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City of Beaverton's Native Plant of the Month
Brought to you by the City of Beaverton Landscape and Urban Forestry Crew

Why Go Native?

Arbor Day Pat with Kids
  Arborist Pat Hoff teaches about Native Trees
Native plants and trees need less water and chemicals than non-native species, are more resistant to pests and diseases, and also attract birds, butterflies and other beneficial wildlife to your yard.  Simultaneously, they also reduce erosion and protect water quality.  Help keep our rivers clean and watershed healthy by planting a native on your property. The City’s commitment to bringing native species to Beaverton has been growing over many years.  To continue promoting native species, the City's Public Works department will highlight a native plant each month for home and business owners to consider when working outdoors.  Keep in mind; it is the home and business owners’ responsibility to maintain street trees located within the right-of-way adjacent to their properties.

Beaverton’s Native Plant of the Month: Common Snowberry
Common Name: Common Snowberry
Binomial Name: Symphoricarpos albusz
Soil Type: Prefers Moist
Sunlight: Ideal in Shade
Plant Type: Flowering Shrub
Form: Erect Main Stem with Side Shoots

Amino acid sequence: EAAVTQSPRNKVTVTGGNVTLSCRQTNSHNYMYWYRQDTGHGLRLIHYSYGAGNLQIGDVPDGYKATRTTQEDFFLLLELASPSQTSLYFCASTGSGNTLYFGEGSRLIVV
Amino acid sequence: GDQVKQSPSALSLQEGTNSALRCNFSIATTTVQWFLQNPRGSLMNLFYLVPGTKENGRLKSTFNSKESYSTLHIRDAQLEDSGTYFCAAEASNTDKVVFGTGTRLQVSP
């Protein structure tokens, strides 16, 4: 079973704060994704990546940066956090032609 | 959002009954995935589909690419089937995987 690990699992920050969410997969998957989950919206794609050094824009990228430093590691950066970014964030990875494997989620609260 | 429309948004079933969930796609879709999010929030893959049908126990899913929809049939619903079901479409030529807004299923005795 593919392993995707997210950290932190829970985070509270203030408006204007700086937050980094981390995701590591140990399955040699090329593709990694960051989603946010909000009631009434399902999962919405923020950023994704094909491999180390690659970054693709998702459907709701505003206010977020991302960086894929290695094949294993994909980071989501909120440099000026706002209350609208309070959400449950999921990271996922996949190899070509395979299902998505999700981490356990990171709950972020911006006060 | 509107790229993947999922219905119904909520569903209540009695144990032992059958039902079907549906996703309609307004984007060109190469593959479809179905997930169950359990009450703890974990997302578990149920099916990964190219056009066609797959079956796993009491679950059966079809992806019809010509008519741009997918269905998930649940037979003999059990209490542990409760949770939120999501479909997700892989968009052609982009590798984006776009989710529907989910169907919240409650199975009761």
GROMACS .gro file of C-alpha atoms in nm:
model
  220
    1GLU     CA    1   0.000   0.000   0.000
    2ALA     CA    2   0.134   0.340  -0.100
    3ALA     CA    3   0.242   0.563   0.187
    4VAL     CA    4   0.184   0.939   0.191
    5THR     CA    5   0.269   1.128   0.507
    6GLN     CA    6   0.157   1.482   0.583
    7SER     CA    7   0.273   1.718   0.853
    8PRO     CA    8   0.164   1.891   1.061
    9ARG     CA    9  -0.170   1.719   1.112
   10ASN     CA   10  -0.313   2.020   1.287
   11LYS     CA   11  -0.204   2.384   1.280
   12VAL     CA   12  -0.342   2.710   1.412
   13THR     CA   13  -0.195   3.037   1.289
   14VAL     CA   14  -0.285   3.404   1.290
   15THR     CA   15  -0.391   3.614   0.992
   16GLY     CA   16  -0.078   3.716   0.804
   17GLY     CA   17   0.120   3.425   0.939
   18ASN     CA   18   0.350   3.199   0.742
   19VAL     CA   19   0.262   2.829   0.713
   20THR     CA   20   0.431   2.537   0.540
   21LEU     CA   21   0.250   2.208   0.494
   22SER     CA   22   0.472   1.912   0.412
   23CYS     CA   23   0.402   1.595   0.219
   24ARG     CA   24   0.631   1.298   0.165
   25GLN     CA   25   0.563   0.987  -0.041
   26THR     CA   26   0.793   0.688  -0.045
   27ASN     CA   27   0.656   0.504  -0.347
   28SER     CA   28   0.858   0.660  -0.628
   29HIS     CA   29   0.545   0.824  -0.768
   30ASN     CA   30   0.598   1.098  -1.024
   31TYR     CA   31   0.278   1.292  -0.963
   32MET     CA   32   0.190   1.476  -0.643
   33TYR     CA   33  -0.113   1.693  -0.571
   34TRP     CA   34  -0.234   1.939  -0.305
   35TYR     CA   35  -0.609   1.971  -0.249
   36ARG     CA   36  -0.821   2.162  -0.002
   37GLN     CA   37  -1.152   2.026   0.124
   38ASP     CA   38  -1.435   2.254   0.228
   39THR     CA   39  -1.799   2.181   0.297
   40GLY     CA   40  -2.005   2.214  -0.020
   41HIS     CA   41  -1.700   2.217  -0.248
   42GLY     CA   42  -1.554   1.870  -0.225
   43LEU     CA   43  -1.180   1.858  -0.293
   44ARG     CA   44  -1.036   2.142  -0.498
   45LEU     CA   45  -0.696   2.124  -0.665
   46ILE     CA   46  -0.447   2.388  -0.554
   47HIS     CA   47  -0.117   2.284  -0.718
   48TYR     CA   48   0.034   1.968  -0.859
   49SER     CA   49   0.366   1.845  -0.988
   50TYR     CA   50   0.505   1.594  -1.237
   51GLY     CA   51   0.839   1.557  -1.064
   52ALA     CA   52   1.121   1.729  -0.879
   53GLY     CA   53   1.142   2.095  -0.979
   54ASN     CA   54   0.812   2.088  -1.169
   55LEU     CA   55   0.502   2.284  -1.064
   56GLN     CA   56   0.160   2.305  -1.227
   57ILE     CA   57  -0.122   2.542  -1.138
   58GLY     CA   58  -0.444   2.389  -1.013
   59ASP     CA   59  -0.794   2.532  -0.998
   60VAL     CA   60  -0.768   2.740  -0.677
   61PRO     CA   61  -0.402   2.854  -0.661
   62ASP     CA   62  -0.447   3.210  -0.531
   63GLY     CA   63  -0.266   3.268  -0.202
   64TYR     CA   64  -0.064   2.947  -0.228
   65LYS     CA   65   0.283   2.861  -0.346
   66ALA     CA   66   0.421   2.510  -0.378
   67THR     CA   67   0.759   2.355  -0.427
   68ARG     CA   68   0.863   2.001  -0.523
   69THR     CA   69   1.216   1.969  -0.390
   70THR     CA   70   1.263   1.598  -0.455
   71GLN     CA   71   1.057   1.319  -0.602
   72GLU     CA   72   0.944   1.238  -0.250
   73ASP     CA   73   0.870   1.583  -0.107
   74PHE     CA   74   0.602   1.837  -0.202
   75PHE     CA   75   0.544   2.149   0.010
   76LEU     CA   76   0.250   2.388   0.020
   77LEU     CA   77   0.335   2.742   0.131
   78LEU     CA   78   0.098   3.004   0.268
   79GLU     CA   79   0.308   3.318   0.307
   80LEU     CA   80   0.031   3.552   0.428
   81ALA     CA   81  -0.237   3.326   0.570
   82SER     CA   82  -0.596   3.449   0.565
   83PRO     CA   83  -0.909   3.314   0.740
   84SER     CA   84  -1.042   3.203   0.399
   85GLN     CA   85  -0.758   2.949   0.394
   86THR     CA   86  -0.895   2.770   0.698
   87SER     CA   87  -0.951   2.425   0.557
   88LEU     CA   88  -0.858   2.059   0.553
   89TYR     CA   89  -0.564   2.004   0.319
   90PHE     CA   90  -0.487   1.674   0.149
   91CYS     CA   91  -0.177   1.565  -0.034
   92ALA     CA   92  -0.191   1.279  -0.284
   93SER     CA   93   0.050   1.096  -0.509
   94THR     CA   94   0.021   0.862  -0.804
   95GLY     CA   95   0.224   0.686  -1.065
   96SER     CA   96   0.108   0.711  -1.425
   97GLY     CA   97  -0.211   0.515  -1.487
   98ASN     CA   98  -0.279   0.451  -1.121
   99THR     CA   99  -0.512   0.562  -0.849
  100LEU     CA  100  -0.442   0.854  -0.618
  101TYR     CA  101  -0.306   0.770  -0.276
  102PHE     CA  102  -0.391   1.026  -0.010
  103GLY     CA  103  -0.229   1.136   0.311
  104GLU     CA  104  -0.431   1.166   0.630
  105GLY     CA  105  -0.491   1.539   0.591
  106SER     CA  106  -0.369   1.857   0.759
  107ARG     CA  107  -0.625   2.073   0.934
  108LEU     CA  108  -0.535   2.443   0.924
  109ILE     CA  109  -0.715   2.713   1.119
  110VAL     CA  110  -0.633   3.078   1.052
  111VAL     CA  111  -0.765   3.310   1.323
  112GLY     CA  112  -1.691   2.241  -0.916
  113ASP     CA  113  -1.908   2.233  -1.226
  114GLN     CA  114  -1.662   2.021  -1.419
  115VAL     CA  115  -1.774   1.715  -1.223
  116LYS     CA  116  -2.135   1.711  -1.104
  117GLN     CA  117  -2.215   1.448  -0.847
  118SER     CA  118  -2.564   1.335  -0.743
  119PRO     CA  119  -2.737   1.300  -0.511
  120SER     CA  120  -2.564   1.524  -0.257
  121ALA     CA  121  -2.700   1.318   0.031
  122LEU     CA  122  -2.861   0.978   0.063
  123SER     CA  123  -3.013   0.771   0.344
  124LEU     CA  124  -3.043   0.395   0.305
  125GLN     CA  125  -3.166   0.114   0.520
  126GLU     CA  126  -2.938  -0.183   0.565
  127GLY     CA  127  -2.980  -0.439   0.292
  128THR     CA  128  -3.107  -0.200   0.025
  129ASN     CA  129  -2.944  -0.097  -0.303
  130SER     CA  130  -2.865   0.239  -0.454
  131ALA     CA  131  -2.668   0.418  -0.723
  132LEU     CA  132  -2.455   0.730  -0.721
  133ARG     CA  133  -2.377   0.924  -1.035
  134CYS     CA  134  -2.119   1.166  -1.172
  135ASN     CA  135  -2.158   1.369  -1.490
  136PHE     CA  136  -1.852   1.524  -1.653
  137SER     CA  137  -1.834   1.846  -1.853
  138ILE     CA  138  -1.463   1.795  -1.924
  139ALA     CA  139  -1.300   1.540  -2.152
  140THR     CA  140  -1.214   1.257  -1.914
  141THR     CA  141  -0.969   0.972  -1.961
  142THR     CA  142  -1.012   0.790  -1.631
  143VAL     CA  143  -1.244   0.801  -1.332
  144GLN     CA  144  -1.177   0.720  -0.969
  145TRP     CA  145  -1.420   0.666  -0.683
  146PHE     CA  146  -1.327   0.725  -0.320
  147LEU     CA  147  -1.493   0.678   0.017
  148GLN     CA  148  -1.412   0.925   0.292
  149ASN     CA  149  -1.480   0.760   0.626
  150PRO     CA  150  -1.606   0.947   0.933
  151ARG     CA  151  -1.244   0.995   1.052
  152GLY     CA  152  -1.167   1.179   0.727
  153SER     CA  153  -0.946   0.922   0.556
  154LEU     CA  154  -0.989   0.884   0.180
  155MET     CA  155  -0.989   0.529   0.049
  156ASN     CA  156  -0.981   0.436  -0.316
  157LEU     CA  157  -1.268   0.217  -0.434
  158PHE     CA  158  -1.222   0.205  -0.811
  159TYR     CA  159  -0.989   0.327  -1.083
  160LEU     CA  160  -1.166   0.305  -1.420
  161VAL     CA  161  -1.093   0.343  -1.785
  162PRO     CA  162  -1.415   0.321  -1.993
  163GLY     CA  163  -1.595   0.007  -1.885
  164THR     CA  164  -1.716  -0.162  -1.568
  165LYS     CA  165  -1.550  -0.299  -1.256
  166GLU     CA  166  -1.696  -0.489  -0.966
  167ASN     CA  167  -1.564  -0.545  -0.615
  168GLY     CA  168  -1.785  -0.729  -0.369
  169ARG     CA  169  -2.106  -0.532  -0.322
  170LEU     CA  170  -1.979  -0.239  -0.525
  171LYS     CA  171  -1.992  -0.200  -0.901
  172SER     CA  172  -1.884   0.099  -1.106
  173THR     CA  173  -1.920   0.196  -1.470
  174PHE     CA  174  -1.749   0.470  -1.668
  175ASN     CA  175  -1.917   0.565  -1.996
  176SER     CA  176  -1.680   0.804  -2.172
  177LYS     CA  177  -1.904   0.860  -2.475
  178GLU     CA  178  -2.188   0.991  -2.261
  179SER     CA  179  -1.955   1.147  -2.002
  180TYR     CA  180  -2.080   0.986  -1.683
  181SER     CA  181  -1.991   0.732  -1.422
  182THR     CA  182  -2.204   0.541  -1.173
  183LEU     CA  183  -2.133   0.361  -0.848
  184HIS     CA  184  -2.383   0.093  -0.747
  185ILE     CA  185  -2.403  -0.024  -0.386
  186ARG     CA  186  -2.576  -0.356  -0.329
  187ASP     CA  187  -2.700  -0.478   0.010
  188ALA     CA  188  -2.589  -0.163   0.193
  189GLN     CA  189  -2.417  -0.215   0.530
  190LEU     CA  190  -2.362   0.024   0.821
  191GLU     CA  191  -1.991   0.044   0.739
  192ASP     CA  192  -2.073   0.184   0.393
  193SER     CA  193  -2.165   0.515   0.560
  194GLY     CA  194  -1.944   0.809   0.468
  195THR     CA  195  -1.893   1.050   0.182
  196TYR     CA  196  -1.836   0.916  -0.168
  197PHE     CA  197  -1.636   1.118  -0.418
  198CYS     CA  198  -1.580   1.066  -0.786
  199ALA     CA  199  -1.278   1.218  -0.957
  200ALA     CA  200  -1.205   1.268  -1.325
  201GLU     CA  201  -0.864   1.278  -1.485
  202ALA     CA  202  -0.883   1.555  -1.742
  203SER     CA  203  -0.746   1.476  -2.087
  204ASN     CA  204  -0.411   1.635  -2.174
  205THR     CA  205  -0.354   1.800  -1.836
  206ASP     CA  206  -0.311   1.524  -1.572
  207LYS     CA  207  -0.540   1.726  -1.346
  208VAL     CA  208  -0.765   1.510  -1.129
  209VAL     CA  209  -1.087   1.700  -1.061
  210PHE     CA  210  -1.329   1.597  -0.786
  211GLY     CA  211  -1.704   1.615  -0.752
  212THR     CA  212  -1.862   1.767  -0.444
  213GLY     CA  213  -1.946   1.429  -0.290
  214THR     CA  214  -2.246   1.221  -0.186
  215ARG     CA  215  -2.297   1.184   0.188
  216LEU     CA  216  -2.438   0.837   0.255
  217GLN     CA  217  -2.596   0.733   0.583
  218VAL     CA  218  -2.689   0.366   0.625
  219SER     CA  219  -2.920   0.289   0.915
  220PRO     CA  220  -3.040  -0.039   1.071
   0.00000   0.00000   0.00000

Foliage: Deciduous
Fruit/Flower: Yes, Both

Common Snowberry close-up

The white “berries” of the Common Snowberry makes this shrub a popular ornamental with people.  Though they’re small (around a centimeter wide), the Pacific Northwest native’s berry-like fruit, called drupes, are an important food source for local wildlife, great for attracting bighorn sheep, bears, cattle, birds, and small mammals.  But the Common Snowberry’s drupes aren’t the only useful part of this shrub; Native Americans used the plant for medicine, soap, and even used the wood for arrow shafts.

 Common Snowberries can grow as separate shrubs, reaching a maximum height of 1-2 meters, or they can spread and form a dense thicket.  The leaves are oval-shaped and arranged on symmetrically opposite sides of the stem from each other.  Snowberry flowers appear in a tight cluster of up to 16 individual flowers, bright pink in color.

Contributing to the popularity of the Common Snowberry as a local native is its use for erosion control in wetland/riparian zones.  The shrub prefers wet soil and can tolerate flooding conditions better than others.  The Common Snowberry is planted in ecological restoration projects on distressed sites, such as abandoned mines.

Common Snowberry

This Native Plant of the Month has been brought to you by the City of Beaverton’s Landscape and Urban Forestry Department.  Visit Clean Water Service’s Native Plant Finder for interactive questions to help you find the right native plant to fit your needs!

Past Native plants of the month: